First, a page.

So, still trying to decide what to do, I thought, if I write these who’s likely to read them? Probably people who know a whole lot more about art than I do… so… what do I say to people who are already looking very close? They don’t care what I have to say. But then… what about the people who don’t know what to make of it all?

I remember being fourteen or so, going to an art show, staring at an object for long, uncountable minutes, eventually clawing upwards at nothing, saying whyyyyyyy! I really swear it’s all just a bunch of soup cans…

That was at an age when I still held regular conversations with myself. I talked to myself a lot more back then, trying to figure out identity, body hair, morality, females, and so forth. At that moment all my realities were immediate. I did not require much deep contemplation or reverie. I was preoccupied.

Over time I grew to understand more about the context in which art decants. Knowing, of course, that it’s about the deeper meaning, the story, that it’s what you see as an individual, and how that reflects what you might need to see. Art provides an opportunity to notice things about yourself by how you react to new or familiar ideas. At the end of the day, art is really about starting a conversation with yourself, in a world where people grow up to spend all of their energy on outward emotions.

And so I saw my ‘in’ to this whole talking-about-art business. Storytelling is simply facilitating an environment for people to experience things. That’s what I do. I get it. A lot of us, especially the new ones, are here to see art because of the story, and I can do stories. I can point to things in a way you might not have thought to look at them; things that might start that conversation. I know how to find the subterranean, the unsaid, the blurred double-meaning when you look past the thing in front of you. I can even find the moral of the story sometimes. I know how to talk about shadows, and fears, and joy, and lust, and insecurity, and bold light, and elusive thought processes. That’s easy. My whole life has been spent trying to find the words for the things I see. I get it! I don’t have to explain or evaluate anything, thank gawd, I can just point to things you might not have noticed and let you experience the story yourself. I can be of value to artists, of course I can – I’m a writer.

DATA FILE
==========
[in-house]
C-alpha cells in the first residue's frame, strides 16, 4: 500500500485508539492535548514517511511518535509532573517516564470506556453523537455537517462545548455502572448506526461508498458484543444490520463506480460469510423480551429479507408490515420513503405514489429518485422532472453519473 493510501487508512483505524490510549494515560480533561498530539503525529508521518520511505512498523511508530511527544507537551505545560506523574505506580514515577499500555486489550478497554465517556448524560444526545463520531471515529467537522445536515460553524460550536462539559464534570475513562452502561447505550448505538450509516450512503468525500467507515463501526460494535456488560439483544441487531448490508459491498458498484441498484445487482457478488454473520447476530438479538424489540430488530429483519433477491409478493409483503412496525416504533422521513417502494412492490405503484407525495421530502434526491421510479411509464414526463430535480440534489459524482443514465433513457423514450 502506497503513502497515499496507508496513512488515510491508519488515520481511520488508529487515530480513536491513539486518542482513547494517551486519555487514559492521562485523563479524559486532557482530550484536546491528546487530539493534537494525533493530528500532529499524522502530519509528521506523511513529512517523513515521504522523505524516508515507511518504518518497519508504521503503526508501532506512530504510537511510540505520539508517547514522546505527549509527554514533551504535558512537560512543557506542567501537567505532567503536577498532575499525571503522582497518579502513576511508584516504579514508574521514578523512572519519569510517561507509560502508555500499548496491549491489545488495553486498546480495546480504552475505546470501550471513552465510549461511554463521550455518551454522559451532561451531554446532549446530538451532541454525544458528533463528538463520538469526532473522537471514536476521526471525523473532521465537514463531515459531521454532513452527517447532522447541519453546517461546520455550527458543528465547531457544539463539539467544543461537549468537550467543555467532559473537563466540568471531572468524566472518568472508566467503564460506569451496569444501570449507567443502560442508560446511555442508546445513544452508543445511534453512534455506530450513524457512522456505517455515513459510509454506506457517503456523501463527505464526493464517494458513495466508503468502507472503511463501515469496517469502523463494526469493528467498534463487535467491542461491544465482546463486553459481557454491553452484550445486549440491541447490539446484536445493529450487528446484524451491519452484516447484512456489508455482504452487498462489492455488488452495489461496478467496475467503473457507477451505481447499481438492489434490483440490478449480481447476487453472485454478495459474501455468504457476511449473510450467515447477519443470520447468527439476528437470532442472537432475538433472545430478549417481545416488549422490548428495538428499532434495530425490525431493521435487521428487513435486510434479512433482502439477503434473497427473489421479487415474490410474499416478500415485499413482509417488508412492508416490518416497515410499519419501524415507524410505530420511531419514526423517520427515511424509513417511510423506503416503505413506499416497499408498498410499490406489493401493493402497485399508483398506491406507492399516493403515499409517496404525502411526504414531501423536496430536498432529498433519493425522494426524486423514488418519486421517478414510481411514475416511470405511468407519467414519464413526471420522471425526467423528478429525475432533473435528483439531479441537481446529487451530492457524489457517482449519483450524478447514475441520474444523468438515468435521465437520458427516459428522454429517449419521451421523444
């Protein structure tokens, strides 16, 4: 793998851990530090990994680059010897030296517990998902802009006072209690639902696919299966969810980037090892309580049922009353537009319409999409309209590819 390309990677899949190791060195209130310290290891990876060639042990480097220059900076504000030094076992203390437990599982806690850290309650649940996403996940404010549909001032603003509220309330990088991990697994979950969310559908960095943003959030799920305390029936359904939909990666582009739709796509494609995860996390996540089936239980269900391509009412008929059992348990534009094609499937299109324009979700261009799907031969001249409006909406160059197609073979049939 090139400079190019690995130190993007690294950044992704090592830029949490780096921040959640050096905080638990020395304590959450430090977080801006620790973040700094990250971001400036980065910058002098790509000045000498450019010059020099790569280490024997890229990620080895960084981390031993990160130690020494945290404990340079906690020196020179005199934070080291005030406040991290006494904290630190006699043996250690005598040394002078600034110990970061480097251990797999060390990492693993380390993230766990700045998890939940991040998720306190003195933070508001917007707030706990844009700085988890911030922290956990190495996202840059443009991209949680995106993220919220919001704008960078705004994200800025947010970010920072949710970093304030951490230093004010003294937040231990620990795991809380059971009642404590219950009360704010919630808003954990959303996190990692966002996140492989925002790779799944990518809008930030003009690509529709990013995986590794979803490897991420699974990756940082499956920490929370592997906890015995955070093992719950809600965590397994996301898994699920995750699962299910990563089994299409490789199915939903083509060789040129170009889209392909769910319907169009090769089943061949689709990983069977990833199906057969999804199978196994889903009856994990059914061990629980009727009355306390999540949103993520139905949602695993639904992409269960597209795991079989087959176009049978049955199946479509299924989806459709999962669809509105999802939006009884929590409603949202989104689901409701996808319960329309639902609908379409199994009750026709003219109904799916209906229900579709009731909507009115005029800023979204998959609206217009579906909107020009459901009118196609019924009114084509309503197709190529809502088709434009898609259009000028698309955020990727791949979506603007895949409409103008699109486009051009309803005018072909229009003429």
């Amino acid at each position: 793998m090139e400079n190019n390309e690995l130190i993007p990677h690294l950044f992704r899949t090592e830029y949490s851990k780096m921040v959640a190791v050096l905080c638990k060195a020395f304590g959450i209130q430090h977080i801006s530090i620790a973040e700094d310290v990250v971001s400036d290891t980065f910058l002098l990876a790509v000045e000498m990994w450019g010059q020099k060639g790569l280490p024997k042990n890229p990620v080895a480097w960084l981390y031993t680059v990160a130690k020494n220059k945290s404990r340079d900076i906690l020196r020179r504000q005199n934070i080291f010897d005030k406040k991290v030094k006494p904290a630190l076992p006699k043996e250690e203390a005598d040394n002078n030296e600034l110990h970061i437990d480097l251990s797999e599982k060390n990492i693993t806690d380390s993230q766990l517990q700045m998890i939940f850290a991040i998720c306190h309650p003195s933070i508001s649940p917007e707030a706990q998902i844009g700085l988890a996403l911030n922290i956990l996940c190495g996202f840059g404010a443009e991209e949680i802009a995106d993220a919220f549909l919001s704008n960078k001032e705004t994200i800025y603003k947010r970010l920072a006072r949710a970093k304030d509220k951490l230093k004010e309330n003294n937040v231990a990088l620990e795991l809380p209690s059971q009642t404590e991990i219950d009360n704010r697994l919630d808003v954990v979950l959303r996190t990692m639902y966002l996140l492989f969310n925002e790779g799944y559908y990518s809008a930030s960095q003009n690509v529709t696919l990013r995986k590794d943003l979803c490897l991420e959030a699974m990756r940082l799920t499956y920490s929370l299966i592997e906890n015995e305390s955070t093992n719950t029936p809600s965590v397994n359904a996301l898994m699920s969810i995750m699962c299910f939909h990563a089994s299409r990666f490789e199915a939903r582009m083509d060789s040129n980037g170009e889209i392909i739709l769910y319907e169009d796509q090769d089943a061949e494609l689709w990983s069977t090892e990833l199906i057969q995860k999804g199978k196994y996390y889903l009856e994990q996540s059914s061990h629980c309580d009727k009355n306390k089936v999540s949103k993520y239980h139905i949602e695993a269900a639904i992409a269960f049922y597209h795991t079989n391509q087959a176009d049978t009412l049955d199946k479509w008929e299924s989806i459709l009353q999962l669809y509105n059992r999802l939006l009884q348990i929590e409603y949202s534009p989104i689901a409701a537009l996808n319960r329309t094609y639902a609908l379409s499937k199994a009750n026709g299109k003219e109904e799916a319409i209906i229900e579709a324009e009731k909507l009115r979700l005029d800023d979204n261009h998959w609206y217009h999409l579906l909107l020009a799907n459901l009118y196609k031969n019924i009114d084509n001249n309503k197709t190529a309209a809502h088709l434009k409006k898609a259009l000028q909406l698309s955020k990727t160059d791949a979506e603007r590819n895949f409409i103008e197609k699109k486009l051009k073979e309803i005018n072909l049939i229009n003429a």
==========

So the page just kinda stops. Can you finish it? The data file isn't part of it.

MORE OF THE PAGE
Of course artists and writers are allies – we’re after the same thing – we’re trying to do the same thing to you; we’re trying to start a dialogue. Inside or out. I guess that’s what art tends to be. Nothing to prove. Just hunting for the experience that can change you.

Art Vancouver 2017 – Blog (opens in new window)